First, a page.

jonthecatholic's picture
I miss your point as to why

I miss your point as to why context isn't considered for the books fo the Bible.

Sky Pilot's picture


The biblical stories illustrate the Ten Commandments found in Exodus 34:12-28. That's their context.

Cognostic's picture
But god's rules do not apply

But god's rules do not apply to god. He can do what he wants and it is all moral because he is the creator. Or so the horseshite story goes/

Sky Pilot's picture


Don't forget you are to kill your kids if they disobey you. 6 pictures

Grinseed's picture
It doesn't get any better the

It doesn't get any better the closer you look.
Moses' first wife Zipporah was a Midianite woman; she had two sons by him.
The Midian clan was descended from one of Abraham’s six sons by Keturah, his wife after Sarah died, Zimran, Jokshan, Medan, Midian, Ishbak, and Shuah (Genesis 25:2) so basically they were all family.
Yet suddenly, after the exodus, Yahweh in his unpredictable and unstable manner decides that family aren’t good enough anymore or only fit for murder victims.
Family values indeed.

Sky Pilot's picture


One of Yeshua's ancestors, Ruth, was a Moabite. They were on the shit list = 5 pictures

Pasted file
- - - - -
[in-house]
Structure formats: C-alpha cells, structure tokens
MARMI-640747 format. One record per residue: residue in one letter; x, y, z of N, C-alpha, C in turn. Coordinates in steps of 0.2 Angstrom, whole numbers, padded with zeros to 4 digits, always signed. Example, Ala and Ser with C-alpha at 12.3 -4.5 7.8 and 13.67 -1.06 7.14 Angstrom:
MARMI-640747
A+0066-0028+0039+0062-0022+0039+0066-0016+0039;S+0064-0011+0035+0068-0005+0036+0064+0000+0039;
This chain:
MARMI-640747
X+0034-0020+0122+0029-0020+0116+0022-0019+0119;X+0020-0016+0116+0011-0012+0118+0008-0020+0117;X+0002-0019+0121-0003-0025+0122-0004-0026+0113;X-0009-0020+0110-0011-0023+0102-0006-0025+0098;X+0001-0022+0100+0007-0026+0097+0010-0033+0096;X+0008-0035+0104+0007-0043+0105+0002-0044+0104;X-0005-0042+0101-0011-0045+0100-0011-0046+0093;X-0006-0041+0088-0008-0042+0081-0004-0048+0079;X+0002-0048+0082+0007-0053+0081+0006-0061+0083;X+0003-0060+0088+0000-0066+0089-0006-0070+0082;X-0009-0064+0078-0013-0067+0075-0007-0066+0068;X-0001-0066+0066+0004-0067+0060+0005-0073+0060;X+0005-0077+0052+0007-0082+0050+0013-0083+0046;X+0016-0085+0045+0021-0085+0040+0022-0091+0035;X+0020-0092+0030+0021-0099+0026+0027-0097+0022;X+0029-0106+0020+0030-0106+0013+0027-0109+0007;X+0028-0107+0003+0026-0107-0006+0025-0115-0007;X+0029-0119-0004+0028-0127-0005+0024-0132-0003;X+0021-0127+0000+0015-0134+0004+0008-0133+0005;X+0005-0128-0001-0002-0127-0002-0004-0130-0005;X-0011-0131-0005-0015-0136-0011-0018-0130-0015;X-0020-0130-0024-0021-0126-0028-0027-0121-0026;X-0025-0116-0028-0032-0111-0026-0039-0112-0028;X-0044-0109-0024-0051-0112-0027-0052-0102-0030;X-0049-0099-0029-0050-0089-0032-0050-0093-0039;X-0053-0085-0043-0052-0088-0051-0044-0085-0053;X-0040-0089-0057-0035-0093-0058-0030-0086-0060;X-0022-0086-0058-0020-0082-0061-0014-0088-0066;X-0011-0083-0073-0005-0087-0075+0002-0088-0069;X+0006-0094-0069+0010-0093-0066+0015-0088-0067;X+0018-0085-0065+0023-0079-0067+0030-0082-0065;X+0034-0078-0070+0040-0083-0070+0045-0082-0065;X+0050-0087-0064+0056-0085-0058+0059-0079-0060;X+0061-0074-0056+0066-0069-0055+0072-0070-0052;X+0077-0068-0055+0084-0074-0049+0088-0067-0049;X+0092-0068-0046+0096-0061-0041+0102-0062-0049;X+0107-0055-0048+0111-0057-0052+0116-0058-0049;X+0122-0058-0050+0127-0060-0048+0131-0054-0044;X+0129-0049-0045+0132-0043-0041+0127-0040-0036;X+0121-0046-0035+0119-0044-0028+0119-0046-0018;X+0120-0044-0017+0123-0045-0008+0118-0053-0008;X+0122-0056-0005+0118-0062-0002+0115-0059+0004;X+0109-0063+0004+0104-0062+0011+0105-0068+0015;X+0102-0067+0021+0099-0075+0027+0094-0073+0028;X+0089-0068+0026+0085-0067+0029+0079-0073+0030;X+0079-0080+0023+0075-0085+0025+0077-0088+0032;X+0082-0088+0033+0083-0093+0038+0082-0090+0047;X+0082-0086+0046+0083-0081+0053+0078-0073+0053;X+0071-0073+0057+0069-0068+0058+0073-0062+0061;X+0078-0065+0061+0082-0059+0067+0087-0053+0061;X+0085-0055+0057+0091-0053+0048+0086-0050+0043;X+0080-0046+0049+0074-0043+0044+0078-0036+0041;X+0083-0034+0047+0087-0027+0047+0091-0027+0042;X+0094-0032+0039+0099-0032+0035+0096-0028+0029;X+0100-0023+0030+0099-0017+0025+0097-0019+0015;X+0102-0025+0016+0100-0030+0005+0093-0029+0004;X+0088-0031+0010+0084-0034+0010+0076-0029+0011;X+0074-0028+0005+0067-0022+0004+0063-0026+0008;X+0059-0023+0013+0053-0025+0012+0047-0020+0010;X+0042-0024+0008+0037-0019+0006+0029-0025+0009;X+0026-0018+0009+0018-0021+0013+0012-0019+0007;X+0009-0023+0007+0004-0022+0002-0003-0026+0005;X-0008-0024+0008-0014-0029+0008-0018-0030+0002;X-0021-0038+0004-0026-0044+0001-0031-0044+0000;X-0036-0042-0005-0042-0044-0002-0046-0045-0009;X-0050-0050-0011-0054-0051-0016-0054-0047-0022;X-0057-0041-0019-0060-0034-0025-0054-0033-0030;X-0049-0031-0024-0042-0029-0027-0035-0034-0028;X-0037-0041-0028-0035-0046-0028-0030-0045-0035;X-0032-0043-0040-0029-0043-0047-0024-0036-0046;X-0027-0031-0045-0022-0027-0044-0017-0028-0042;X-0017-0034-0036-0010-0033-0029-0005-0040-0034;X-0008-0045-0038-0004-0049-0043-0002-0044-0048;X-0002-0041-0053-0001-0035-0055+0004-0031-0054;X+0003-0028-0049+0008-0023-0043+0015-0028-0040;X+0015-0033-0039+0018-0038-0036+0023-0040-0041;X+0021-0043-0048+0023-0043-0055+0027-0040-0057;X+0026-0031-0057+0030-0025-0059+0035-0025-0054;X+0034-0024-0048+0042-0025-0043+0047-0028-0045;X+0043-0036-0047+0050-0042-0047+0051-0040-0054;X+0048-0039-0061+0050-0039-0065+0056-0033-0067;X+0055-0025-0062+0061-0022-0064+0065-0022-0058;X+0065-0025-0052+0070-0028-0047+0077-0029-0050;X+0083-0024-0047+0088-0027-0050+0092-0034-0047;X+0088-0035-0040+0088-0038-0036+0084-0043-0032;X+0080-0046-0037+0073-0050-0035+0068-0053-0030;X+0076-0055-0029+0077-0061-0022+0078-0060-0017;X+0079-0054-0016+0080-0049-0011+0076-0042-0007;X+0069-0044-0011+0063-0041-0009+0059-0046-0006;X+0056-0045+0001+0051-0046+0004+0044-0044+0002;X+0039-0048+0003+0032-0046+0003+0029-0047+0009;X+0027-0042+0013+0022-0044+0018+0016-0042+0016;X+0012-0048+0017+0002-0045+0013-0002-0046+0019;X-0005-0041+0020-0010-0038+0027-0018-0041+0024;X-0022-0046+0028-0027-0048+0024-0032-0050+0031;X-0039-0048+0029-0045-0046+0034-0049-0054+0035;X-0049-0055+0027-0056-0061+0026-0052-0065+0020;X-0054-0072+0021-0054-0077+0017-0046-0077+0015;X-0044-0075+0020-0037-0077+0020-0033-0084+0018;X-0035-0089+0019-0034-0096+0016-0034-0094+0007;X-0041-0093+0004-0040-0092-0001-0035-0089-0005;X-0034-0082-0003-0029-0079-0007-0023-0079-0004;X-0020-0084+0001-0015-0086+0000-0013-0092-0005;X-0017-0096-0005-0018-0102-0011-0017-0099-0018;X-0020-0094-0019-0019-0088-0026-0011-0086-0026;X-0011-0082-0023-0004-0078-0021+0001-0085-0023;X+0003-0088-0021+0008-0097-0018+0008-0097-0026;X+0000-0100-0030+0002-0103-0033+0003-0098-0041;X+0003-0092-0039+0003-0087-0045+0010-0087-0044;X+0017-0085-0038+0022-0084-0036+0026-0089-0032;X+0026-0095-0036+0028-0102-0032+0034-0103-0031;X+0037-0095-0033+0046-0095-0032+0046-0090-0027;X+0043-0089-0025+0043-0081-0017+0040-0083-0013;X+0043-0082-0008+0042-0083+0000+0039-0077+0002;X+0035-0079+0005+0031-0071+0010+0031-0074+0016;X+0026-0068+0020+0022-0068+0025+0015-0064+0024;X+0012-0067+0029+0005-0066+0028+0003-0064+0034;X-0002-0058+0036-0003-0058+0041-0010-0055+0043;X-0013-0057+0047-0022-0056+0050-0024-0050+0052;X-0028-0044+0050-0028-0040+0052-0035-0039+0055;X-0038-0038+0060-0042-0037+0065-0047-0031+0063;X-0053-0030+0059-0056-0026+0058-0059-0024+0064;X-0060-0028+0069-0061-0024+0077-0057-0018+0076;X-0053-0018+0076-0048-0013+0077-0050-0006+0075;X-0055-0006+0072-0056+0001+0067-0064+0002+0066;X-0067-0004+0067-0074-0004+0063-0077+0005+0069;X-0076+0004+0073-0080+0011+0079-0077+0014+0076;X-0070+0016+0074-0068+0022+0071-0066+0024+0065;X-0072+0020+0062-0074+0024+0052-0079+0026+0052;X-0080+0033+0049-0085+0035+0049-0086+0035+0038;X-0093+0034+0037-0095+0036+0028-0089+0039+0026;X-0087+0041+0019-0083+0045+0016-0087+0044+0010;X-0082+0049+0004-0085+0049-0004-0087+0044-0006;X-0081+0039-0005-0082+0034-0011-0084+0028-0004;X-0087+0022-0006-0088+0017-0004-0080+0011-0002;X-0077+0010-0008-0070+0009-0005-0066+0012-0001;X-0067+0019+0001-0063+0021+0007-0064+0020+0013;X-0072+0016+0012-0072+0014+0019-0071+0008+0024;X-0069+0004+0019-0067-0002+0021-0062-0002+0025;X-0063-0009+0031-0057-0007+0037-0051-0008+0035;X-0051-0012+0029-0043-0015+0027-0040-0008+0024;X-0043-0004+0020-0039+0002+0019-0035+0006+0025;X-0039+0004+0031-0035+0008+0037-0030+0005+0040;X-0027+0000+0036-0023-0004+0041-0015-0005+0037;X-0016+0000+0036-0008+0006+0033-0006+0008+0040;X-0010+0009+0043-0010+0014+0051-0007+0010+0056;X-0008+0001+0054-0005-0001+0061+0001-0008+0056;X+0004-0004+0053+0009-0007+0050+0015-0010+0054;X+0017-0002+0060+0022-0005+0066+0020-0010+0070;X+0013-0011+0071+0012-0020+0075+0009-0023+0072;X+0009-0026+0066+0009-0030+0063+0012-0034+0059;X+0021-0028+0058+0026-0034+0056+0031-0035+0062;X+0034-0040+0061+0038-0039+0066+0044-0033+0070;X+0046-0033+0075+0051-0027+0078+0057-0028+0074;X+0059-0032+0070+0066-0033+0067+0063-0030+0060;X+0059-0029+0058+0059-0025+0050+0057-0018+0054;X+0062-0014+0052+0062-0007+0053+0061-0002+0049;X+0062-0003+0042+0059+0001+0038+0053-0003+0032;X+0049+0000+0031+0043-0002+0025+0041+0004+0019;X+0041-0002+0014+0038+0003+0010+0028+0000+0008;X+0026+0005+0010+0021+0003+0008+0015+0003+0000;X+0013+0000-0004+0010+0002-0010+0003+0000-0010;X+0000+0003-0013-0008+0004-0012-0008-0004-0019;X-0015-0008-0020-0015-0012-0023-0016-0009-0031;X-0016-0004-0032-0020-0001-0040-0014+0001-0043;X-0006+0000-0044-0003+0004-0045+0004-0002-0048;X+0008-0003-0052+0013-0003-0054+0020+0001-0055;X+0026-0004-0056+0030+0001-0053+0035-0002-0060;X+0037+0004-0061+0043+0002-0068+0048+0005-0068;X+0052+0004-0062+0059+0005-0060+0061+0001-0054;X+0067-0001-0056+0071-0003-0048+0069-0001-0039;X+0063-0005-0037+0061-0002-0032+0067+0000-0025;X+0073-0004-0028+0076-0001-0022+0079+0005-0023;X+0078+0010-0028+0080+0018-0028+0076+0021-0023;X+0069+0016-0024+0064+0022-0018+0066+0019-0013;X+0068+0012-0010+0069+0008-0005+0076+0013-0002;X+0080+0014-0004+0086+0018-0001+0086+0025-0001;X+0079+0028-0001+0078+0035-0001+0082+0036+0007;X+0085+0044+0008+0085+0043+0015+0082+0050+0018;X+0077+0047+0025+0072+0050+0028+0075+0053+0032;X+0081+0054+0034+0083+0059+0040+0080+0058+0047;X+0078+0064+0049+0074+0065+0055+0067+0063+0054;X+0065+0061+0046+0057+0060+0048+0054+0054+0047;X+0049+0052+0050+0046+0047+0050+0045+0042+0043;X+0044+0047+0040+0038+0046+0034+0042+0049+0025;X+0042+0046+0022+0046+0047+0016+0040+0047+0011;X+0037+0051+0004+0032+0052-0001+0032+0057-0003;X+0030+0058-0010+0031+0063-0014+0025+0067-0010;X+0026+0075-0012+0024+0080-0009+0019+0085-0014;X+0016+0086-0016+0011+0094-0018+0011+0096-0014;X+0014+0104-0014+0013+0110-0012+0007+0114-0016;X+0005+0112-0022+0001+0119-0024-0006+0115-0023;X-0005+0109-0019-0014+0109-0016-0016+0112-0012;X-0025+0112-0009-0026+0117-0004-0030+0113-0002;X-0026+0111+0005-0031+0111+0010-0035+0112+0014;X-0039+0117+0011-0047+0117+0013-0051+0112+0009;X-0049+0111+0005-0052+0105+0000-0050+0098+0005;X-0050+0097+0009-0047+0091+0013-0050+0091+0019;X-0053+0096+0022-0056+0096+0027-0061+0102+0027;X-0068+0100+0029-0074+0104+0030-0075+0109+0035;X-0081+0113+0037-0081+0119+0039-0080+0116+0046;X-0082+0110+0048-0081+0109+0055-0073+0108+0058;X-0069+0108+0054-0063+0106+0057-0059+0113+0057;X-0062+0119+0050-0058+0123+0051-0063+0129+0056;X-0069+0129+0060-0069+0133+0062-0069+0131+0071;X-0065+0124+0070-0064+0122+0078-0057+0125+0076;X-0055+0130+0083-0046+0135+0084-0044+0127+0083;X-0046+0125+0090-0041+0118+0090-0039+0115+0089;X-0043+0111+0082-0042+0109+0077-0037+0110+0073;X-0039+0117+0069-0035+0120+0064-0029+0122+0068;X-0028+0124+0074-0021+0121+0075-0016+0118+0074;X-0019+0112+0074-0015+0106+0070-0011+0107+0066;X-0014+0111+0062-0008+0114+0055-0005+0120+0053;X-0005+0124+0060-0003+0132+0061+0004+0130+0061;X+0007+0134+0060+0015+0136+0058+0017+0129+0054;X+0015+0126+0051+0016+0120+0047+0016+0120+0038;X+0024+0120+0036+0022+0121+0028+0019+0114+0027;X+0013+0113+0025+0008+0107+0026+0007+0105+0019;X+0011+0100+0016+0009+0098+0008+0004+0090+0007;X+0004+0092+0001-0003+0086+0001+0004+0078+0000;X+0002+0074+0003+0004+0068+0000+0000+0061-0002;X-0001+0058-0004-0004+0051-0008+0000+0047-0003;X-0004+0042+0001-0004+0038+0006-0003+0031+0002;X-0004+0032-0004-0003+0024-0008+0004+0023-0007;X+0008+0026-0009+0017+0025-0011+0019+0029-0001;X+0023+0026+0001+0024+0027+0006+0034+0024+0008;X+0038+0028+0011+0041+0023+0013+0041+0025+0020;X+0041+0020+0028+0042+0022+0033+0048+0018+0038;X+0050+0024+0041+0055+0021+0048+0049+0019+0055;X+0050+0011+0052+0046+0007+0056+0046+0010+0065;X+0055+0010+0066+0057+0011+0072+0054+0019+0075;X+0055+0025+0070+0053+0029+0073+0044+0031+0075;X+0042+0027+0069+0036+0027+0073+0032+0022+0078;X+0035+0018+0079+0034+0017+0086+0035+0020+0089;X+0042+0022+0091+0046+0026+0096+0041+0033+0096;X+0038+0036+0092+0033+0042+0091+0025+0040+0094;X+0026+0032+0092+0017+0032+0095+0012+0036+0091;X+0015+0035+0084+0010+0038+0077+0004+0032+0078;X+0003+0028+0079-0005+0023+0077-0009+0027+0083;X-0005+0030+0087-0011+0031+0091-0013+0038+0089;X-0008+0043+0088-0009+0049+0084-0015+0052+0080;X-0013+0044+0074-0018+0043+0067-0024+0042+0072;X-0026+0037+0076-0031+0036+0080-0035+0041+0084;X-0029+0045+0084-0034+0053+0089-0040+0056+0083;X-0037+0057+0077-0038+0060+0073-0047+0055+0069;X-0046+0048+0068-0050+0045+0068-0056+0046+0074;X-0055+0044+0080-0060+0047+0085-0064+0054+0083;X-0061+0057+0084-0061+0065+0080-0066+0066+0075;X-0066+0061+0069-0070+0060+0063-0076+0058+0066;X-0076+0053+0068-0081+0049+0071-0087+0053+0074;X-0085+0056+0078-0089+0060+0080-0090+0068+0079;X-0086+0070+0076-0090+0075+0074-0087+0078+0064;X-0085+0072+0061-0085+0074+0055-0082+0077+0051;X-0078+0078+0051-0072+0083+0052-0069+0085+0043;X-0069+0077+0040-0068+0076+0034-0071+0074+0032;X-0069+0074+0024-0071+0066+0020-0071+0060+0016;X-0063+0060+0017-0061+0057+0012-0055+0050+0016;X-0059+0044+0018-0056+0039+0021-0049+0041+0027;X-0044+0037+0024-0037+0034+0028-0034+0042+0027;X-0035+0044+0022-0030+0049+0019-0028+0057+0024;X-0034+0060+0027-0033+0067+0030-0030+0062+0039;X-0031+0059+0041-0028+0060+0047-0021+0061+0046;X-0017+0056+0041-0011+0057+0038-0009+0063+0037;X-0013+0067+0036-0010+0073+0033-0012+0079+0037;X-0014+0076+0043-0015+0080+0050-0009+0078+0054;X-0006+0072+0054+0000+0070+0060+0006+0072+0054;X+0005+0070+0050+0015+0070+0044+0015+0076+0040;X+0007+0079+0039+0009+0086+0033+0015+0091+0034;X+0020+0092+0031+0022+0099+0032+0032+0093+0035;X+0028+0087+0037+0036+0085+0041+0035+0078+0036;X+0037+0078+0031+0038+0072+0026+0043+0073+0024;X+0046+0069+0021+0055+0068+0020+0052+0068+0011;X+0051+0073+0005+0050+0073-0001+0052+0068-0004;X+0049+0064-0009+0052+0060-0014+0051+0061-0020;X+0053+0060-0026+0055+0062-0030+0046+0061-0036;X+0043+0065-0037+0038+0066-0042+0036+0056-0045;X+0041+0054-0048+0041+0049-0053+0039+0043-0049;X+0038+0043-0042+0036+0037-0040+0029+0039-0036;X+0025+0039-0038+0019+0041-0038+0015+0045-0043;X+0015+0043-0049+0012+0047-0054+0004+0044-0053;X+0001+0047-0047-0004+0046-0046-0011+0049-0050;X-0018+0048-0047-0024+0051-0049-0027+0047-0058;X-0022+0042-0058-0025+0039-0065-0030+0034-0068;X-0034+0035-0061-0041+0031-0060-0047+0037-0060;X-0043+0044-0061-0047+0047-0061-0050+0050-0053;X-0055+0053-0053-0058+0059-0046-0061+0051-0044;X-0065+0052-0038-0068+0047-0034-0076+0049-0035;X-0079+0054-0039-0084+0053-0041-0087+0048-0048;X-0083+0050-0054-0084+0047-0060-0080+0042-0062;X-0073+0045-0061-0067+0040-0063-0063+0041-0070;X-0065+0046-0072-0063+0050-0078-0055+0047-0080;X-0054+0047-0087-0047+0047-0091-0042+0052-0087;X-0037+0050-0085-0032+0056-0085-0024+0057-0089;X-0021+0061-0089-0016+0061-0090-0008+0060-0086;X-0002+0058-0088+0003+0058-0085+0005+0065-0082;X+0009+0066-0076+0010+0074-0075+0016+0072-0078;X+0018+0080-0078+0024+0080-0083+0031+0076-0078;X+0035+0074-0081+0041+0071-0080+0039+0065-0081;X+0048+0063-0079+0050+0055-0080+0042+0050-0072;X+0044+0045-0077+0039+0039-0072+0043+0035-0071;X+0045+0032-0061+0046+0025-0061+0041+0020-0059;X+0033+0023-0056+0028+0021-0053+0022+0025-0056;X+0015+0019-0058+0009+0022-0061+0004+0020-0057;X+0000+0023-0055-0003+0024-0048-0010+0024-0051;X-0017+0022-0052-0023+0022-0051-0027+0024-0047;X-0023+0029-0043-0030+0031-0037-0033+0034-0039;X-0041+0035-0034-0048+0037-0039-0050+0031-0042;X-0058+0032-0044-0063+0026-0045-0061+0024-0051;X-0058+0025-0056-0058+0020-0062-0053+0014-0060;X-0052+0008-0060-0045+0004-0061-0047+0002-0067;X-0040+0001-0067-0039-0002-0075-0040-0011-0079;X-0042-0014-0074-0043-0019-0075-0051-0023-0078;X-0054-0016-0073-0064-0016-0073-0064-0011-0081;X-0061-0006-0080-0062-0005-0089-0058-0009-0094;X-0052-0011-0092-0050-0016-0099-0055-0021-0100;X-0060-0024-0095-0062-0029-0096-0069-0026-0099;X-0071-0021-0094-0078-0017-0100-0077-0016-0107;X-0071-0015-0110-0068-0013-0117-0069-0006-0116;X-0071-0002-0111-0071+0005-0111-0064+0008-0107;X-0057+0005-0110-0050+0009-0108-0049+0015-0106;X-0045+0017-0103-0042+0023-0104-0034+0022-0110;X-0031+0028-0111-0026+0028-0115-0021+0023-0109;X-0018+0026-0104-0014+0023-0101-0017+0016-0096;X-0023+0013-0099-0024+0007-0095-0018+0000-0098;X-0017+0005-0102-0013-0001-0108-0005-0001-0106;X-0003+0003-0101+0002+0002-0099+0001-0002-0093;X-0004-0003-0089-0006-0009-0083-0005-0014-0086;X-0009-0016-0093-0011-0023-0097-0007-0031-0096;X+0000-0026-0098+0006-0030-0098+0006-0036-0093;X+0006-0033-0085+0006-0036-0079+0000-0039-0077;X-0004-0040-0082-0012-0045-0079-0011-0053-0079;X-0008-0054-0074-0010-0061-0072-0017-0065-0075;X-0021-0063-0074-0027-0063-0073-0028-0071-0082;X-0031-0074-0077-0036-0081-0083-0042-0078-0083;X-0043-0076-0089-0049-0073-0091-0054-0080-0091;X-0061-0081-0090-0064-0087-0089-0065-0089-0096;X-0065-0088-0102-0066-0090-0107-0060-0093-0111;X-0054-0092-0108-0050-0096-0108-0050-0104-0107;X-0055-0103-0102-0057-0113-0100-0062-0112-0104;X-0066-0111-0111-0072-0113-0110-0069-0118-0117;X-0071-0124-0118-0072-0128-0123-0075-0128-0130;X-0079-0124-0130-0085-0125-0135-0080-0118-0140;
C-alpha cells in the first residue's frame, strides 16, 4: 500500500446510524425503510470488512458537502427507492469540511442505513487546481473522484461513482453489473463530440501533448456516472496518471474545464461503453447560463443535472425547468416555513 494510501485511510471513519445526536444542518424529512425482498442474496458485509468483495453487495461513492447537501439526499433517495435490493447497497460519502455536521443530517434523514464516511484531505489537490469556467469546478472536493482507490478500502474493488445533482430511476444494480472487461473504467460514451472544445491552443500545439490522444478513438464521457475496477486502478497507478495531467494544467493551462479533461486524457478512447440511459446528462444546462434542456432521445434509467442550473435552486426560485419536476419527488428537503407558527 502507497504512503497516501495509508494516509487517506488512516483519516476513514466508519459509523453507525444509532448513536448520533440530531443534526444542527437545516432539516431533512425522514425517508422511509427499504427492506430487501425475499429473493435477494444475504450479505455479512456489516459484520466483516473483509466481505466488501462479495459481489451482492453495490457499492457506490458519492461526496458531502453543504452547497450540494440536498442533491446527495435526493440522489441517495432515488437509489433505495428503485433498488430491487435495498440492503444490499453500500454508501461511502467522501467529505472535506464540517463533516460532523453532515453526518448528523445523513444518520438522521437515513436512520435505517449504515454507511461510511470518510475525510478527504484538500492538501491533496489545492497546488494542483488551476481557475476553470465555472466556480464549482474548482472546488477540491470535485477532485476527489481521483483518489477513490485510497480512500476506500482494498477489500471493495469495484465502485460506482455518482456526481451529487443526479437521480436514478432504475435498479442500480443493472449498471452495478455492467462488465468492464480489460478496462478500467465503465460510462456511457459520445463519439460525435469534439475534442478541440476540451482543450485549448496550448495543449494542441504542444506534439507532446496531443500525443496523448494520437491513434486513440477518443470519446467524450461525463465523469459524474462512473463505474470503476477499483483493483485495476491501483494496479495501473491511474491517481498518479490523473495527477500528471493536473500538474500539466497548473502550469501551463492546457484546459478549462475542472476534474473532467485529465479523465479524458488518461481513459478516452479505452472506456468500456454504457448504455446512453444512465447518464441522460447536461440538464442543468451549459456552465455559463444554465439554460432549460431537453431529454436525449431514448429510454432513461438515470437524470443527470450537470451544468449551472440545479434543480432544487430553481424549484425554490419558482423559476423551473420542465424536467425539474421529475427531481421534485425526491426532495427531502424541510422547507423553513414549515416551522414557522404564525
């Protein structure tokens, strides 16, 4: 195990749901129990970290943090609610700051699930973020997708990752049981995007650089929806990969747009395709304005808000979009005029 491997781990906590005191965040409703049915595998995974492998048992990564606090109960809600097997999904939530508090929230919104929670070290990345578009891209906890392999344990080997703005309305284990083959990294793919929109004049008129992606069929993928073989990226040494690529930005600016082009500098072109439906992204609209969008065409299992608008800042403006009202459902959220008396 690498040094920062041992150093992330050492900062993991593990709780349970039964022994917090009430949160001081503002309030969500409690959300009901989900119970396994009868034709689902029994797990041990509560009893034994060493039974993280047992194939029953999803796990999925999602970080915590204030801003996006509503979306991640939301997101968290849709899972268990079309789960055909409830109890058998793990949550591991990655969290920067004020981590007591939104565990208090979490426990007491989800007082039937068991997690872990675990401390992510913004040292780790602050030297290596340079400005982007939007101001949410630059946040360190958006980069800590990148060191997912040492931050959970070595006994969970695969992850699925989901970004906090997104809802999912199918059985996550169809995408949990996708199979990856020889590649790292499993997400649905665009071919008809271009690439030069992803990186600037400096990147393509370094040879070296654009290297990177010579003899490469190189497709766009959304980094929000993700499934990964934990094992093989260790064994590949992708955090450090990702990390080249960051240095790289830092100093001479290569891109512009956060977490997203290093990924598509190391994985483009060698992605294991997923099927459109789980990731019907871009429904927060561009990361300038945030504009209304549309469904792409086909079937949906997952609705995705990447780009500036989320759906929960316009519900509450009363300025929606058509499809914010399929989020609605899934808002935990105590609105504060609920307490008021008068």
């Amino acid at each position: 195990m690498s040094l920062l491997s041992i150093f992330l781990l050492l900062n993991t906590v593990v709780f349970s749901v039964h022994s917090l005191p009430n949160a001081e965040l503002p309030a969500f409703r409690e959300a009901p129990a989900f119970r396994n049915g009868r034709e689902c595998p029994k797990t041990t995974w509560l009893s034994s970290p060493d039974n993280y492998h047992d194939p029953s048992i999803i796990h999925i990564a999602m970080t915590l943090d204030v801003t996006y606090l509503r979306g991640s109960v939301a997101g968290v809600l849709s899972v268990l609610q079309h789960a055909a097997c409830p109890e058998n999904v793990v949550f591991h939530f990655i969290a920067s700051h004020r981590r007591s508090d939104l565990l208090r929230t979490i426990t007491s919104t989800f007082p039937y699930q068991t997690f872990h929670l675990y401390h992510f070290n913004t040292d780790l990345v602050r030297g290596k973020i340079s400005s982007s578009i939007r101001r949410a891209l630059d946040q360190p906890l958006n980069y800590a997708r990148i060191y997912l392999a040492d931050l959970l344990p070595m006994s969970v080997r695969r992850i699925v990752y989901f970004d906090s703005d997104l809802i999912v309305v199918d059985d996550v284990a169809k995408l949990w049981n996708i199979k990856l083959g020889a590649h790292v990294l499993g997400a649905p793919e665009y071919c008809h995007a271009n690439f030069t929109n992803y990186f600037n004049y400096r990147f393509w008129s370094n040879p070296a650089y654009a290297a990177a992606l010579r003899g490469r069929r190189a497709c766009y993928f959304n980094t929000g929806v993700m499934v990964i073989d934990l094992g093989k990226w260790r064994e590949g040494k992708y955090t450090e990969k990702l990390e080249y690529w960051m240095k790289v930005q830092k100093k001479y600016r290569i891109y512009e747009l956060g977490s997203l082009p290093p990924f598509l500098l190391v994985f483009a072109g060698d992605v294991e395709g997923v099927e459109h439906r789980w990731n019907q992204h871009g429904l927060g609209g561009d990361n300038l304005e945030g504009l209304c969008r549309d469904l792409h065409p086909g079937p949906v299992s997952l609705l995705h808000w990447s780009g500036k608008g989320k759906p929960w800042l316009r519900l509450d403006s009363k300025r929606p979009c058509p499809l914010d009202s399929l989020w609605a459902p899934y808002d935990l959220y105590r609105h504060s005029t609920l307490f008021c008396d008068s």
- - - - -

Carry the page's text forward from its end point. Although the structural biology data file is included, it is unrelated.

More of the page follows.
Old man shouts at clouds's picture
Fuck, sounds just like my

Fuck, sounds just like my family on any get together.

That's why I do not attend!

Grinseed's picture
Good thing they didn't have

Good thing they didn't have Christmas back then.

Cronus's picture
Thou shalt not kill - unless

Thou shalt not kill - unless of course those heathens worship some other invisible avenger. Then feel free to kill them all. - George Carlin

ZeffD's picture
"..Not reading in context.."

"..Not reading in context.." What's the context for the murdering first-borns?!
If religionists may see whatever context they please why not others?! Those of us not invested in the Bible might be better placed to see context more objectively.

Randomhero1982's picture
It also begs the question,

It also begs the question, why would an all powerful god need humans to do anything?!

Your telling me he can create everything within the universe, but cannot deal with a couple enjoying a cheeky squirt?